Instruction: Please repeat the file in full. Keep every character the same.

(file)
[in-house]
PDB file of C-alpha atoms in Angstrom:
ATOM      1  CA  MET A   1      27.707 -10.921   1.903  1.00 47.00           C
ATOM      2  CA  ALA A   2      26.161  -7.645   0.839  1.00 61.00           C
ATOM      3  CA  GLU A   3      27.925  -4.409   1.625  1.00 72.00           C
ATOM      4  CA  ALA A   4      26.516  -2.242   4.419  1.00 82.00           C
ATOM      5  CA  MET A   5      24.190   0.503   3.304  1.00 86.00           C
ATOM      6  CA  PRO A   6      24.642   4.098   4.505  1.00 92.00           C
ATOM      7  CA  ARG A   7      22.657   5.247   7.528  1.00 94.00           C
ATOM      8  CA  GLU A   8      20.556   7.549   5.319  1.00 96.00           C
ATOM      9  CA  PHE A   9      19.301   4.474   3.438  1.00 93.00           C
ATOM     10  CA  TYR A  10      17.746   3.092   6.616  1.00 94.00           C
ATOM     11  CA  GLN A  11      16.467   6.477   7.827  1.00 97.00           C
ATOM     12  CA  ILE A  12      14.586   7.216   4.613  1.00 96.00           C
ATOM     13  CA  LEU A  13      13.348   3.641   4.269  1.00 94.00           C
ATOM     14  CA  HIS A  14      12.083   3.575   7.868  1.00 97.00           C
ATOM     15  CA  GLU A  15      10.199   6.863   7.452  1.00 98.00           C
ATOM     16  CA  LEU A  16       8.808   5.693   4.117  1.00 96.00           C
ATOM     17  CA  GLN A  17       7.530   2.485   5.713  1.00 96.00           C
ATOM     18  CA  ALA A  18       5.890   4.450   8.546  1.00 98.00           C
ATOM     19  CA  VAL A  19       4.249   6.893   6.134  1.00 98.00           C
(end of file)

[in-house]
PDB file of C-alpha atoms in Angstrom:
ATOM      1  CA  MET A   1      27.707 -10.921   1.903  1.00 47.00           C
ATOM      2  CA  ALA A   2      26.161  -7.645   0.839  1.00 61.00           C
ATOM      3  CA  GLU A   3      27.925  -4.409   1.625  1.00 72.00           C
ATOM      4  CA  ALA A   4      26.516  -2.242   4.419  1.00 82.00           C
ATOM      5  CA  MET A   5      24.190   0.503   3.304  1.00 86.00           C
ATOM      6  CA  PRO A   6      24.642   4.098   4.505  1.00 92.00           C
ATOM      7  CA  ARG A   7      22.657   5.247   7.528  1.00 94.00           C
ATOM      8  CA  GLU A   8      20.556   7.549   5.319  1.00 96.00           C
ATOM      9  CA  PHE A   9      19.301   4.474   3.438  1.00 93.00           C
ATOM     10  CA  TYR A  10      17.746   3.092   6.616  1.00 94.00           C
ATOM     11  CA  GLN A  11      16.467   6.477   7.827  1.00 97.00           C
ATOM     12  CA  ILE A  12      14.586   7.216   4.613  1.00 96.00           C
ATOM     13  CA  LEU A  13      13.348   3.641   4.269  1.00 94.00           C
ATOM     14  CA  HIS A  14      12.083   3.575   7.868  1.00 97.00           C
ATOM     15  CA  GLU A  15      10.199   6.863   7.452  1.00 98.00           C
ATOM     16  CA  LEU A  16       8.808   5.693   4.117  1.00 96.00           C
ATOM     17  CA  GLN A  17       7.530   2.485   5.713  1.00 96.00           C
ATOM     18  CA  ALA A  18       5.890   4.450   8.546  1.00 98.00           C
ATOM     19  CA  VAL A  19       4.249   6.893   6.134  1.00 98.00           C